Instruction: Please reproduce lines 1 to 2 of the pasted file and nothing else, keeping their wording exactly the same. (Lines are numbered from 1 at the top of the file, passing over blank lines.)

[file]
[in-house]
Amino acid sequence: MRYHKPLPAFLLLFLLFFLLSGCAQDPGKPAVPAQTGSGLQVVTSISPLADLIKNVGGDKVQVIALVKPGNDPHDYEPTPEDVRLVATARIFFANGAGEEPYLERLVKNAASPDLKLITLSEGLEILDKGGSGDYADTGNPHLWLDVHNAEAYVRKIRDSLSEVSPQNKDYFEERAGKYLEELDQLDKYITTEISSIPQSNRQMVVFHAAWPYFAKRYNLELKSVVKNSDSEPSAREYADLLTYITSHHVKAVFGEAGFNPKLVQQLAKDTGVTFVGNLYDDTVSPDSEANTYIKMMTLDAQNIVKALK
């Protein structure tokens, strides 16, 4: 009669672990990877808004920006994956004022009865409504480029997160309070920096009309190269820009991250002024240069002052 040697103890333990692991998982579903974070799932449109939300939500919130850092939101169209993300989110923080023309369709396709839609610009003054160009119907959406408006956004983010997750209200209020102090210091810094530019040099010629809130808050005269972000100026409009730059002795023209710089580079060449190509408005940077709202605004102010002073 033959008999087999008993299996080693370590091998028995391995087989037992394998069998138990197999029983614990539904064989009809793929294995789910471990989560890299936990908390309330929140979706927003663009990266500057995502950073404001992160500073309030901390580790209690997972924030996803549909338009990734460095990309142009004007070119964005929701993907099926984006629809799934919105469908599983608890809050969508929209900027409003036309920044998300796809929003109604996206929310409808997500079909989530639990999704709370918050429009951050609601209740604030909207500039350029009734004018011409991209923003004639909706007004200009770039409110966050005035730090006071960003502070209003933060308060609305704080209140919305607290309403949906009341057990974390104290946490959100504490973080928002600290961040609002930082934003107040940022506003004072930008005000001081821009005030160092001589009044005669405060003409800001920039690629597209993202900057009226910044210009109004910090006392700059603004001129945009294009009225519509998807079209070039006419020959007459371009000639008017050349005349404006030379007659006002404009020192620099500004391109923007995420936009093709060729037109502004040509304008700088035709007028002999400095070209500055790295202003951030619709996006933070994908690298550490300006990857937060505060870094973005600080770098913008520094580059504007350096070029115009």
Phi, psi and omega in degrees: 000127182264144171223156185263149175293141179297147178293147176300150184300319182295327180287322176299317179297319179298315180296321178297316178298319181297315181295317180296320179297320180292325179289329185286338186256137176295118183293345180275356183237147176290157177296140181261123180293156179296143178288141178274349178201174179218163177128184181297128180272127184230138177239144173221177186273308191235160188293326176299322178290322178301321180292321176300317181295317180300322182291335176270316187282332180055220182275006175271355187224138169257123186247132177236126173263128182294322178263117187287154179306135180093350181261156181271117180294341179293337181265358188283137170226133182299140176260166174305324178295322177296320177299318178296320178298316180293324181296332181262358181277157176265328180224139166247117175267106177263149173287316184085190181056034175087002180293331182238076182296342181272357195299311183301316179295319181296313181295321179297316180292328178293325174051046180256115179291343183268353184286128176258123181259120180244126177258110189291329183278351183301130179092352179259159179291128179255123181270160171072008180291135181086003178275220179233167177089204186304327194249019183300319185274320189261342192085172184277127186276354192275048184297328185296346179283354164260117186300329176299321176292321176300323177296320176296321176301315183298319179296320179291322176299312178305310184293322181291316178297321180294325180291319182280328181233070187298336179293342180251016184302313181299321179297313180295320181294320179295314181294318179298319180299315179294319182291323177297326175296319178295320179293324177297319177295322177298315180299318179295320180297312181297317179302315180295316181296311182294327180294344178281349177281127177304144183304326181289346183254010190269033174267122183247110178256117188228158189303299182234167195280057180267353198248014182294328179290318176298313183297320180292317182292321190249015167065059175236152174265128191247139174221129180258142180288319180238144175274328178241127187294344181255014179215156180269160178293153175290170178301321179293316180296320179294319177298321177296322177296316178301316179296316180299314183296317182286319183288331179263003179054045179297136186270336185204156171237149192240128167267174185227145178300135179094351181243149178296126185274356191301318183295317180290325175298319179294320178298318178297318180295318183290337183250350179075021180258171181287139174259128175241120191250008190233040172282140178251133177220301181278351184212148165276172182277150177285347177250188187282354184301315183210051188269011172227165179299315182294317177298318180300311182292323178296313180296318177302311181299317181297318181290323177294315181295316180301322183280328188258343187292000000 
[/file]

[in-house]
Amino acid sequence: MRYHKPLPAFLLLFLLFFLLSGCAQDPGKPAVPAQTGSGLQVVTSISPLADLIKNVGGDKVQVIALVKPGNDPHDYEPTPEDVRLVATARIFFANGAGEEPYLERLVKNAASPDLKLITLSEGLEILDKGGSGDYADTGNPHLWLDVHNAEAYVRKIRDSLSEVSPQNKDYFEERAGKYLEELDQLDKYITTEISSIPQSNRQMVVFHAAWPYFAKRYNLELKSVVKNSDSEPSAREYADLLTYITSHHVKAVFGEAGFNPKLVQQLAKDTGVTFVGNLYDDTVSPDSEANTYIKMMTLDAQNIVKALK